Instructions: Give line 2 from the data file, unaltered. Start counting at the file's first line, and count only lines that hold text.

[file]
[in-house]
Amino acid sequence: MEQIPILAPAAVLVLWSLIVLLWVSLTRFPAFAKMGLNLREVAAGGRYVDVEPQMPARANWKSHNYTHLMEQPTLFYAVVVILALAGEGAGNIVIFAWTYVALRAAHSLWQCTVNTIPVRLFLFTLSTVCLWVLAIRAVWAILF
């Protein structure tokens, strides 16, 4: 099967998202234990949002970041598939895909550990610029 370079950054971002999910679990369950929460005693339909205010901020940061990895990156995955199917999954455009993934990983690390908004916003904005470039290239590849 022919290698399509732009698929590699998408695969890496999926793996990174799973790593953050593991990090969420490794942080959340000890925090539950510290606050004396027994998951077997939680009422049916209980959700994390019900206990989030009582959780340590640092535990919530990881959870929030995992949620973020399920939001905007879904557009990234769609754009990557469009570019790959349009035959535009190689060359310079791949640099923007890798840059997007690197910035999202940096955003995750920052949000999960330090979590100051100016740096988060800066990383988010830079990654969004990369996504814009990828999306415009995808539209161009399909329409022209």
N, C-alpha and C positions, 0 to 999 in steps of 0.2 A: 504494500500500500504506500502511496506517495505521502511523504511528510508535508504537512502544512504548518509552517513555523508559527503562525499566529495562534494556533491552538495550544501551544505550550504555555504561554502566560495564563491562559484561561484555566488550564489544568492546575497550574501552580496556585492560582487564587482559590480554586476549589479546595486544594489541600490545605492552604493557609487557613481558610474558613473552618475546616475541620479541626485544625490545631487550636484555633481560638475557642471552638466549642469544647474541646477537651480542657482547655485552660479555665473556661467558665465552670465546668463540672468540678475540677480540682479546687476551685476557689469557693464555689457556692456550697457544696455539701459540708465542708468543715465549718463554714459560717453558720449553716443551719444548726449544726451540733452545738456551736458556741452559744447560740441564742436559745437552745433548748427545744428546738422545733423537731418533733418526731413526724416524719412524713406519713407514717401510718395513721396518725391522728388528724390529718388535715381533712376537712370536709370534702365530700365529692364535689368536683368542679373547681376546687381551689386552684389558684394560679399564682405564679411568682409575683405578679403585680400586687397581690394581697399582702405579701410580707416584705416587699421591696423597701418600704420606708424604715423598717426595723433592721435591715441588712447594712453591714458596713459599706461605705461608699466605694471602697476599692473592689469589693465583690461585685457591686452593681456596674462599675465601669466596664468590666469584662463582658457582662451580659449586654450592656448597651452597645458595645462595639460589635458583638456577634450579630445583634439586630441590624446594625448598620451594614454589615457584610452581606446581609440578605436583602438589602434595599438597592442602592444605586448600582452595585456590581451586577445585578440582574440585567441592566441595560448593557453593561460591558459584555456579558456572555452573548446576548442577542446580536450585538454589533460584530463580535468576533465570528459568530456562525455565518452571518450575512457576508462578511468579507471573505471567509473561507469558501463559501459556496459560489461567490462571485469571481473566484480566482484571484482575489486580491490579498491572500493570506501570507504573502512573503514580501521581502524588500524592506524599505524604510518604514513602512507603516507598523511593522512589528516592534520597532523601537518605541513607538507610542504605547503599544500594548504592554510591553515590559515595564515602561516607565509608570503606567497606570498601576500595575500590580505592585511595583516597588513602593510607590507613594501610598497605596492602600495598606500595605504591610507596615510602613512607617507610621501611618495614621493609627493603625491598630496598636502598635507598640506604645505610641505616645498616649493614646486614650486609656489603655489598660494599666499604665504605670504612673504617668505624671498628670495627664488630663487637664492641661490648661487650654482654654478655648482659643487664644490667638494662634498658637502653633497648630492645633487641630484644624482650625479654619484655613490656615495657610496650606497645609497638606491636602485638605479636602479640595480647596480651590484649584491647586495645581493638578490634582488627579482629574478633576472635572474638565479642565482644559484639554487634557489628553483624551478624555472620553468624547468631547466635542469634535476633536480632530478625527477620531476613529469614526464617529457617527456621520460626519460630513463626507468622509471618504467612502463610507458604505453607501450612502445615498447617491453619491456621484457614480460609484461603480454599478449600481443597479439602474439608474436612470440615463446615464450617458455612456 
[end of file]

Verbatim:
Amino acid sequence: MEQIPILAPAAVLVLWSLIVLLWVSLTRFPAFAKMGLNLREVAAGGRYVDVEPQMPARANWKSHNYTHLMEQPTLFYAVVVILALAGEGAGNIVIFAWTYVALRAAHSLWQCTVNTIPVRLFLFTLSTVCLWVLAIRAVWAILF